Selected readings on US charter schools
Texas charter schools are getting more respect these days — look no further than the support they got from lawmakers who this year approved the most significant rewrite of charter legislation since they authorized the concept in 1995.
A key part of that rewrite was to lift the 215-charter limit that had been in effect since 2001, when a few poorly run and insufficiently regulated schools dragged down the reputation of the entire movement.
Expect today’s brighter outlook to be center stage next week when the Texas Charter Schools Association holds its statewide conference Wednesday through Friday at the Fort Worth Convention Center.
Charter schools get state financial support like other public schools but are given greater flexibility on some aspects of their operations. They must meet state accountability standards and nondiscrimination requirements.
David Dunn, a Benbrook native and 1975 graduate of Western Hills High School, is the Austin-based association’s executive director.
In a Wednesday interview with the Star-Telegram Editorial Board, Dunn said this year’s legislation, primarily Senate Bill 2 by state Sen. Dan Patrick, R-Houston, included more efficient regulation as well as lifting the 215-charter limit.
Legislators would not eliminate the cap, but they agreed to raise it gradually during the next six years to a total of 305 charters.
The biggest reason for the change, accented by charter advocates during the January-through-May legislative session, was that 101,000 Texas students were on waiting lists for admission to charter schools.
Legislators also strengthened the education commissioner’s hand in revoking charters of poorly performing schools or merging them into better-run charter organizations.
Dunn said his association strongly supports those regulatory moves.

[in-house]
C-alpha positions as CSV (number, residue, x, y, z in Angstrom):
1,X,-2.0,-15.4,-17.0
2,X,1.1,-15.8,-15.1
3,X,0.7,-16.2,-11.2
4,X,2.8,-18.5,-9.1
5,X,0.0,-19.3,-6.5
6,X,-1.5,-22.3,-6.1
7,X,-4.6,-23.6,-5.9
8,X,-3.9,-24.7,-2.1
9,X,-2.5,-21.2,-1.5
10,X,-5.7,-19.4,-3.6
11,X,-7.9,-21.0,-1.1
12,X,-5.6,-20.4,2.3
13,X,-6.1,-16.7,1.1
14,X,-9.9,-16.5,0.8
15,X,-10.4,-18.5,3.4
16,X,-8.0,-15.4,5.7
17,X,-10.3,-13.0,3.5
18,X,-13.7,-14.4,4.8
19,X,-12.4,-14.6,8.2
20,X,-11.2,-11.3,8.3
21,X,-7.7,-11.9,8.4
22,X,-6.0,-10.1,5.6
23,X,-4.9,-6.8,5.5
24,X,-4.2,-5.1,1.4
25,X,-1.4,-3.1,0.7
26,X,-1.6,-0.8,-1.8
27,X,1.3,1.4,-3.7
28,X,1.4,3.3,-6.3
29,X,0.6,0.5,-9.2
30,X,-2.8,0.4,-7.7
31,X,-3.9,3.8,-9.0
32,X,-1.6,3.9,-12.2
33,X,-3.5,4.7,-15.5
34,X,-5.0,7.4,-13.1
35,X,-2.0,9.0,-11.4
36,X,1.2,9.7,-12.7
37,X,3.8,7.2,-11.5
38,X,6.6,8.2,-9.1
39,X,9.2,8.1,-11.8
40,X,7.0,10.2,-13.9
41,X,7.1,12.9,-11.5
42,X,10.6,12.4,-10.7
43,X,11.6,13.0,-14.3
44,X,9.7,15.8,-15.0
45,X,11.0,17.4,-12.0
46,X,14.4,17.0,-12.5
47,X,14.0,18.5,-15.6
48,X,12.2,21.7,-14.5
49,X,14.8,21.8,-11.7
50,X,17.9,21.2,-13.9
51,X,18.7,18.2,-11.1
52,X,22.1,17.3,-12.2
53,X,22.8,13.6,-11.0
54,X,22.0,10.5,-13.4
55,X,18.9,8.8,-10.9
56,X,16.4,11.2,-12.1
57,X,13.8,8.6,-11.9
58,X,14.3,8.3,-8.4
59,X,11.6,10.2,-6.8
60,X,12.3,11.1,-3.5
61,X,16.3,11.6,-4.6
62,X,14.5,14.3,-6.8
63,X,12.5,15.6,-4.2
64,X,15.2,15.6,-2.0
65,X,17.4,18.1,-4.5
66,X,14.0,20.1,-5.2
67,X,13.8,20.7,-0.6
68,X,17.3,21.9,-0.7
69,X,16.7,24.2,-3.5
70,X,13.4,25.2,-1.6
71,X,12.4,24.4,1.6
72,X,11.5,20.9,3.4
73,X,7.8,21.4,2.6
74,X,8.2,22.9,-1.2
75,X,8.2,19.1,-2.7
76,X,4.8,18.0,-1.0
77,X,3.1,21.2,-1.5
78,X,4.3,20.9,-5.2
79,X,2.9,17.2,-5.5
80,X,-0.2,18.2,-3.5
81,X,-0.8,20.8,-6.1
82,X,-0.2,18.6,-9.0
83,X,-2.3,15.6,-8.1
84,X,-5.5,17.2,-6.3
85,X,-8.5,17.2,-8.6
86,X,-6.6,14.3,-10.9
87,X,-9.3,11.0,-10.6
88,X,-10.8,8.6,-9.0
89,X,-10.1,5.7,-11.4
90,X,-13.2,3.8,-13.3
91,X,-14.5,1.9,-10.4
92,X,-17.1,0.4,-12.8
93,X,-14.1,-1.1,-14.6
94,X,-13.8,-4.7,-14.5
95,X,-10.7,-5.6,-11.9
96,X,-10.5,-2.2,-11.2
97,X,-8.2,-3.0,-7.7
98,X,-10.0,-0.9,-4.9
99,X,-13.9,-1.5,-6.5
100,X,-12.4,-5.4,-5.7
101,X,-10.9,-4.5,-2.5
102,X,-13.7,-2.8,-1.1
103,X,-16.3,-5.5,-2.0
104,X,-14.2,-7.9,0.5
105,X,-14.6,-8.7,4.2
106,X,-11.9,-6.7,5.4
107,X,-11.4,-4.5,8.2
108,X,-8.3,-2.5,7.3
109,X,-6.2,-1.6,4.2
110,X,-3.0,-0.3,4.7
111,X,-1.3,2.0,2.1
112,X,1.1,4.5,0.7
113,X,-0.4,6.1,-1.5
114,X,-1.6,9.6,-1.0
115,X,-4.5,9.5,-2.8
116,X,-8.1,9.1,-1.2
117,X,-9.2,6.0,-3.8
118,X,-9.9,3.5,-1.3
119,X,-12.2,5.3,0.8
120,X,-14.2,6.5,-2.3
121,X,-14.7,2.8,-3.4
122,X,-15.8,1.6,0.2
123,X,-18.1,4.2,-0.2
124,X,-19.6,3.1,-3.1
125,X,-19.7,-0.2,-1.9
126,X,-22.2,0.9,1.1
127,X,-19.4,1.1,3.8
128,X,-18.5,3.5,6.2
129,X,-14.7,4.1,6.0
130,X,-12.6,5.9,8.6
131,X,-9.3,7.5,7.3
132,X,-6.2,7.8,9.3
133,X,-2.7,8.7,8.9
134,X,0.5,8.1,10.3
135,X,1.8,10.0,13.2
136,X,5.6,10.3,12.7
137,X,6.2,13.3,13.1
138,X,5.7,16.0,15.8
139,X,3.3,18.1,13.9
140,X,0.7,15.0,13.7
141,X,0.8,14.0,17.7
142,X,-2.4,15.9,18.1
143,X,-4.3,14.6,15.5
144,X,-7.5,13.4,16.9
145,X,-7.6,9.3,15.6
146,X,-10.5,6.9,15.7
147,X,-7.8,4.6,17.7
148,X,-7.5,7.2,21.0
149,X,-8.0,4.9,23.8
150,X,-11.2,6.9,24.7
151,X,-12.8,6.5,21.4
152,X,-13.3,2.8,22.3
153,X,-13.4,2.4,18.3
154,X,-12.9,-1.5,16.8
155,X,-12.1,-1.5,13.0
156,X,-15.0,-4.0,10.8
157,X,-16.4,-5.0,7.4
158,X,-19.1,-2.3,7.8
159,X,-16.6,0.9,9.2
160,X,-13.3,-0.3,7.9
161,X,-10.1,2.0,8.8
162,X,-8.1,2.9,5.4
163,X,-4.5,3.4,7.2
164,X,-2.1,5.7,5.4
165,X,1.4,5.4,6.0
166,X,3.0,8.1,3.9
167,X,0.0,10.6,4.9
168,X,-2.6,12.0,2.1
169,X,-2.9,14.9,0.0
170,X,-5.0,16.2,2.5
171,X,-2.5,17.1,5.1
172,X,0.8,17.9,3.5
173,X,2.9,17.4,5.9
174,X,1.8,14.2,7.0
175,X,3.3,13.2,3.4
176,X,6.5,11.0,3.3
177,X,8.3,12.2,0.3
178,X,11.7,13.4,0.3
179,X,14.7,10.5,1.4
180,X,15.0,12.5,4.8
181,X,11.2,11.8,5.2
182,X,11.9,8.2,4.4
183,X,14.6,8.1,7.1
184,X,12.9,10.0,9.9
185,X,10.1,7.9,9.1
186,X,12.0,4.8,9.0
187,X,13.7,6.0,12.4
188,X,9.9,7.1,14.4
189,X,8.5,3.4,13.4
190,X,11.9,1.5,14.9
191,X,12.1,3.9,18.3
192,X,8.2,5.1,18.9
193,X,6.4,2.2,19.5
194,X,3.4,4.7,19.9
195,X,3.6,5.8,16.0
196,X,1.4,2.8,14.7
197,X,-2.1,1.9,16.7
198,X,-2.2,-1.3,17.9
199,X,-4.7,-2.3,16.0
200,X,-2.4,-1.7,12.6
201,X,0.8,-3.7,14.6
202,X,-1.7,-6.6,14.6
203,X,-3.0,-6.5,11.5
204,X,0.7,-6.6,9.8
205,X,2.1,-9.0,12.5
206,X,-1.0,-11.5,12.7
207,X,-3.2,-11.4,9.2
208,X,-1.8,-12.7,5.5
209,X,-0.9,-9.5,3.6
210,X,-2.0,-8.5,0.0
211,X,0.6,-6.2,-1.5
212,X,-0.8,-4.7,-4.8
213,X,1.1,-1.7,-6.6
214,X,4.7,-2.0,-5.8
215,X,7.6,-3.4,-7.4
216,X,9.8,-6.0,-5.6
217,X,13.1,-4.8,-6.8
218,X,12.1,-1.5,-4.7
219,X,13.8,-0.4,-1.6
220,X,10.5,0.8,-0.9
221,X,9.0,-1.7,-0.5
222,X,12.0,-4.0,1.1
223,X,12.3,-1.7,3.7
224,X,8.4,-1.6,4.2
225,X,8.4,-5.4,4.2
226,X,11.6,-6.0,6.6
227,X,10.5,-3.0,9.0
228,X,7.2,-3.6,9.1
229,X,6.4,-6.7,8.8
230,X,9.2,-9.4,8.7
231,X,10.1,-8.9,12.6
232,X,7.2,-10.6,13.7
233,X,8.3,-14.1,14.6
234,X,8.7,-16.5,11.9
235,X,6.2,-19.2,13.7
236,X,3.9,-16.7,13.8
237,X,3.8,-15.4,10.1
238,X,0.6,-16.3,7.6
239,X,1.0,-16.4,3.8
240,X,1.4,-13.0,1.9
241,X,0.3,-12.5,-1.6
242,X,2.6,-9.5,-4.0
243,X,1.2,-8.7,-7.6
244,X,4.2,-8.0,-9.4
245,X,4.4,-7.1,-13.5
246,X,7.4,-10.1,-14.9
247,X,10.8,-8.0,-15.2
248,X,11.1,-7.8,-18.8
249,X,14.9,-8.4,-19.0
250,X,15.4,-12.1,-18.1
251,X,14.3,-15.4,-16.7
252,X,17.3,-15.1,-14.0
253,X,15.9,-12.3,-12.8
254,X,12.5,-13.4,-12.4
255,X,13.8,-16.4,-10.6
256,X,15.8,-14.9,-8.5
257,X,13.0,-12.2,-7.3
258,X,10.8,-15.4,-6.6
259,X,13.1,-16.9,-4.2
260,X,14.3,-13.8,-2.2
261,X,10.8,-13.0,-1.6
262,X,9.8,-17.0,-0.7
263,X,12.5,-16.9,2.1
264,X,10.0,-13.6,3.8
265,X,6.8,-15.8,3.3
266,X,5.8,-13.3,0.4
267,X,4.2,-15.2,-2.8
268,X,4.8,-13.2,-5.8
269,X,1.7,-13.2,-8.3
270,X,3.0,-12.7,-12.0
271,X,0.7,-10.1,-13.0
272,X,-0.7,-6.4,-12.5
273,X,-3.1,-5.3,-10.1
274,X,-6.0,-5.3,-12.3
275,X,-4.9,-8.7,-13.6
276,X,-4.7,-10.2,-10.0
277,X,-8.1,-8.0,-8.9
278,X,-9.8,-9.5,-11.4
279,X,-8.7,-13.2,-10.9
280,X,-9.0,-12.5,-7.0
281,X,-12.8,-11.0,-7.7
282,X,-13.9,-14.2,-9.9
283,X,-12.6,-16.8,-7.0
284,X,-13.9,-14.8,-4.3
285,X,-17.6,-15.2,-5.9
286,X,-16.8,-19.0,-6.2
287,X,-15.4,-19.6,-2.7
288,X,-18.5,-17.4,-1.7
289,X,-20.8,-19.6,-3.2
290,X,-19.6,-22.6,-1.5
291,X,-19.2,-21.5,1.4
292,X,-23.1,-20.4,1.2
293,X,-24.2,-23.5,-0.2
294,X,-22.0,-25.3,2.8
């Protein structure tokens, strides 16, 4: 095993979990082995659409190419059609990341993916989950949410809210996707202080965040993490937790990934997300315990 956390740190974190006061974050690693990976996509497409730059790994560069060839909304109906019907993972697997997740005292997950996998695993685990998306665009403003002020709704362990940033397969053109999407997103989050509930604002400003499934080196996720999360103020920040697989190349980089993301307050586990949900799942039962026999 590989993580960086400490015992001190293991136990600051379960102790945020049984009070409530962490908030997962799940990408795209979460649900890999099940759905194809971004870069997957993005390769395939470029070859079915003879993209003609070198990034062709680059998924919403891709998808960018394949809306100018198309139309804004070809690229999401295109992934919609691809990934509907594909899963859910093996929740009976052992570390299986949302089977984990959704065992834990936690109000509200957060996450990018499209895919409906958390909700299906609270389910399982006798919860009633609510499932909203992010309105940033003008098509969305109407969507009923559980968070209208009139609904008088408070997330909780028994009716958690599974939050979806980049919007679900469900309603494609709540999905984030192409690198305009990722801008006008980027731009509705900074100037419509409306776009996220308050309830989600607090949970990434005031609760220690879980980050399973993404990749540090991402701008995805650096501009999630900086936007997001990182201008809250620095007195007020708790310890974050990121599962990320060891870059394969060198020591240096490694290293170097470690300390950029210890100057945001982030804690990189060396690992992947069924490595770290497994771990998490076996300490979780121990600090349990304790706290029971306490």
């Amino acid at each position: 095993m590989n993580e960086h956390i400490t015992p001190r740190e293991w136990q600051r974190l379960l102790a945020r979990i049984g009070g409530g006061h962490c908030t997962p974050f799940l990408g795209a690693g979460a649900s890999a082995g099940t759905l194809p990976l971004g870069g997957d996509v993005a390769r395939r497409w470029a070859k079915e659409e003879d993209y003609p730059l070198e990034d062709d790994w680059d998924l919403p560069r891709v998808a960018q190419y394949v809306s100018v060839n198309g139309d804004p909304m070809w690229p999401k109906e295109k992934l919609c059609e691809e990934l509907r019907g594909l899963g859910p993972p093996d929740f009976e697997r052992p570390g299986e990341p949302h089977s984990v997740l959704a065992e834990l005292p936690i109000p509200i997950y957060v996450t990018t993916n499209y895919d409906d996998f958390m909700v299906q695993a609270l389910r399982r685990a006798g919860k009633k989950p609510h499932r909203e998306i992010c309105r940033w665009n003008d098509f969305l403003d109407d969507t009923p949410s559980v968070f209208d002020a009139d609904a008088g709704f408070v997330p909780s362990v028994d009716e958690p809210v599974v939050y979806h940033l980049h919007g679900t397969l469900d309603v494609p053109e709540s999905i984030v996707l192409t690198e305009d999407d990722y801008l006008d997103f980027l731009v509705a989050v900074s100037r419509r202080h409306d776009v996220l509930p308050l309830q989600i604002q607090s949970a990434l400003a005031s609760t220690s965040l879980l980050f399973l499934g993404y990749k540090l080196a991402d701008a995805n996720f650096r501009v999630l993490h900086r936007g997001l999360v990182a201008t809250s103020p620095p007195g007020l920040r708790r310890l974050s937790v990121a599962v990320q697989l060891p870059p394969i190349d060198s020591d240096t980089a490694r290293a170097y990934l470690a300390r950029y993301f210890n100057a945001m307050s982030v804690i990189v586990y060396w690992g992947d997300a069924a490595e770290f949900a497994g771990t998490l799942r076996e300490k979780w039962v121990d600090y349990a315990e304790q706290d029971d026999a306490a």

“We’re not about supporting schools that aren’t meeting the needs of students,” he said.
Or, as one charter operator put it, “Like it or not, we all have the same last name — ‘charter school.’”
The association is pushing on other fronts, too.
For the first time in the decades of litigation over the way Texas pays for public education, the association has joined in a long-running suit being heard by state District Judge John Dietz in Austin.
Dietz ruled the school finance system unconstitutional in February, but new legislation prompted him to reopen the case in June. He has scheduled a new trial to begin Jan. 6.
Charter schools are staking their claim to state facilities funding, something they have not had for almost two decades.
The state Supreme Court has said facilities funding should be a part of a constitutional public school finance system, but it hasn’t gone so far as to require changes.
Now charter schools are pushing the issue. They are public schools with some 200,000 students whose parents have selected them over other public schools, Dunn said.
“When they exercise that choice, that doesn’t mean they lose that constitutional obligation for the state to provide adequate funding for their children’s education,” he said.
Look for more from charter schools. Immediately ahead, Dunn said, is an emphasis on collaborative arrangements with independent school districts.
Some districts already have agreements with charter schools to focus on keeping at-risk kids in school or bringing dropouts back to complete their high school education.
Texas charter schools not only have new-found and hard-earned respect — they apparently intend to make the most of it.
Source: Star-Telegram – by Mike Norman, Editorial Director